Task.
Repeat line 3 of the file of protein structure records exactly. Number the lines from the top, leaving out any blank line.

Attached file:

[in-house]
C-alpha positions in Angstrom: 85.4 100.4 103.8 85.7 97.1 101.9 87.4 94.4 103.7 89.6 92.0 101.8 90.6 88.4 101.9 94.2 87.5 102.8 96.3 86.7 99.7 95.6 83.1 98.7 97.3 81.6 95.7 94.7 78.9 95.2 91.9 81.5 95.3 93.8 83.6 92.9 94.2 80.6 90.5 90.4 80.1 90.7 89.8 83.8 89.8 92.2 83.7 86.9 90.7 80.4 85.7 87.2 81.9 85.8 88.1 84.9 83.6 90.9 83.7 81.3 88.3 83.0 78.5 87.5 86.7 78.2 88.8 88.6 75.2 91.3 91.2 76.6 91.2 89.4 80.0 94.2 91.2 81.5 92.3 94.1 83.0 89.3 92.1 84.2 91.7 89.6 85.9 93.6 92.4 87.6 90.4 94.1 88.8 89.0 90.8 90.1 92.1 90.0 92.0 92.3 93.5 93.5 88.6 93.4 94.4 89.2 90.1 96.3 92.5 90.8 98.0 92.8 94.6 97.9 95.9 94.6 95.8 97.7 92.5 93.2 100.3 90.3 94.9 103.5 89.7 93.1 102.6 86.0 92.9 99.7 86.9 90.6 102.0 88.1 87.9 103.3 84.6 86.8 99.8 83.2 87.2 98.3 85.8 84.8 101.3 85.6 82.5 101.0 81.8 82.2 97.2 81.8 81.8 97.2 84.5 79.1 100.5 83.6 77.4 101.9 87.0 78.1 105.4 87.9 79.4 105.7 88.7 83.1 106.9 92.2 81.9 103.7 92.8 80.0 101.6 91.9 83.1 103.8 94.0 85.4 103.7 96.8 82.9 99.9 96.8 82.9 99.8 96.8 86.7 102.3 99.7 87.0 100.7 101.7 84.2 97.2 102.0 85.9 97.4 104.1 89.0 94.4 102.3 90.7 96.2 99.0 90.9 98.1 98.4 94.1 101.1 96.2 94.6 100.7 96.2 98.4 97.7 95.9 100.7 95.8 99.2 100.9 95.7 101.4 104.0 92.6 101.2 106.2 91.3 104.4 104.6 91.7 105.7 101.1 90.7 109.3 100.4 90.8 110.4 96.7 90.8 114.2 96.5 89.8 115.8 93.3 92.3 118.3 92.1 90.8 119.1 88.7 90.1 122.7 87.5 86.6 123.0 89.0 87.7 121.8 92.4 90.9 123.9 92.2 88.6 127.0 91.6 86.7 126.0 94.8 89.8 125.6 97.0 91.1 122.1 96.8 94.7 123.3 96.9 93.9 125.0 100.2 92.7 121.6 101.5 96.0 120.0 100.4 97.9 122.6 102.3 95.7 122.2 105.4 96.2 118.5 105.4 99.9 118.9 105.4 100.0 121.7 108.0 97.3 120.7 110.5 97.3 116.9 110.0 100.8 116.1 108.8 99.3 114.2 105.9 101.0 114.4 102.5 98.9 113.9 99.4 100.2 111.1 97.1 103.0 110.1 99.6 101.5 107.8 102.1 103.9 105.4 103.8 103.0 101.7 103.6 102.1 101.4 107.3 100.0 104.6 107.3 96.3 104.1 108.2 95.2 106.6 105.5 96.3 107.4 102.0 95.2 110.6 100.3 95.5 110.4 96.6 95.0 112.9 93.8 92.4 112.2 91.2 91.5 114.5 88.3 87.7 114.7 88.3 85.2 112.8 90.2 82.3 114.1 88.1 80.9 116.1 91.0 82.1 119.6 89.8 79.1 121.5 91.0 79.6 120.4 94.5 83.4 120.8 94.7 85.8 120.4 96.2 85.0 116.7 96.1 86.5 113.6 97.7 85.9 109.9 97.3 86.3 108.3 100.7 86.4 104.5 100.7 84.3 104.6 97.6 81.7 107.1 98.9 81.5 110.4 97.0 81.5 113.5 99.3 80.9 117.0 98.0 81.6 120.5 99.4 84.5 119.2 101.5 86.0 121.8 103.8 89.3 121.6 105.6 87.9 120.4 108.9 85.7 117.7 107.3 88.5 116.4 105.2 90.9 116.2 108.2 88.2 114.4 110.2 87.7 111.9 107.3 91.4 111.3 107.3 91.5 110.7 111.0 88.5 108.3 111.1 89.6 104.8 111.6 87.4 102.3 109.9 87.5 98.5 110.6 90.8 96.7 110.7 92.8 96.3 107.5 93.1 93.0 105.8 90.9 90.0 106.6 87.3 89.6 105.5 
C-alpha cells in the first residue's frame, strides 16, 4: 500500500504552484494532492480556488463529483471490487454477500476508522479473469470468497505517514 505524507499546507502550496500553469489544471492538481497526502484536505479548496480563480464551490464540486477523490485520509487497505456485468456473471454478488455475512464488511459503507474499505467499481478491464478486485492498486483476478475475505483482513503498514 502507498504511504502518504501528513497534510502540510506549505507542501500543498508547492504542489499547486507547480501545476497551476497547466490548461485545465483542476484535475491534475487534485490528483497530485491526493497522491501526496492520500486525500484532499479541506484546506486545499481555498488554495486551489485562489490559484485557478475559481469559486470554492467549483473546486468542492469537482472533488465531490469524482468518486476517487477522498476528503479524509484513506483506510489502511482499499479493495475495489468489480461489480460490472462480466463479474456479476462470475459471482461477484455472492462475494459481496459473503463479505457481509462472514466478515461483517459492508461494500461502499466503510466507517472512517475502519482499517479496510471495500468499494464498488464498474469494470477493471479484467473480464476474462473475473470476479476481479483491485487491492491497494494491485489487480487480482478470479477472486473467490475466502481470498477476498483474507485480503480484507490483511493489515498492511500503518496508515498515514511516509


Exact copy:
C-alpha cells in the first residue's frame, strides 16, 4: 500500500504552484494532492480556488463529483471490487454477500476508522479473469470468497505517514 505524507499546507502550496500553469489544471492538481497526502484536505479548496480563480464551490464540486477523490485520509487497505456485468456473471454478488455475512464488511459503507474499505467499481478491464478486485492498486483476478475475505483482513503498514 502507498504511504502518504501528513497534510502540510506549505507542501500543498508547492504542489499547486507547480501545476497551476497547466490548461485545465483542476484535475491534475487534485490528483497530485491526493497522491501526496492520500486525500484532499479541506484546506486545499481555498488554495486551489485562489490559484485557478475559481469559486470554492467549483473546486468542492469537482472533488465531490469524482468518486476517487477522498476528503479524509484513506483506510489502511482499499479493495475495489468489480461489480460490472462480466463479474456479476462470475459471482461477484455472492462475494459481496459473503463479505457481509462472514466478515461483517459492508461494500461502499466503510466507517472512517475502519482499517479496510471495500468499494464498488464498474469494470477493471479484467473480464476474462473475473470476479476481479483491485487491492491497494494491485489487480487480482478470479477472486473467490475466502481470498477476498483474507485480503480484507490483511493489515498492511500503518496508515498515514511516509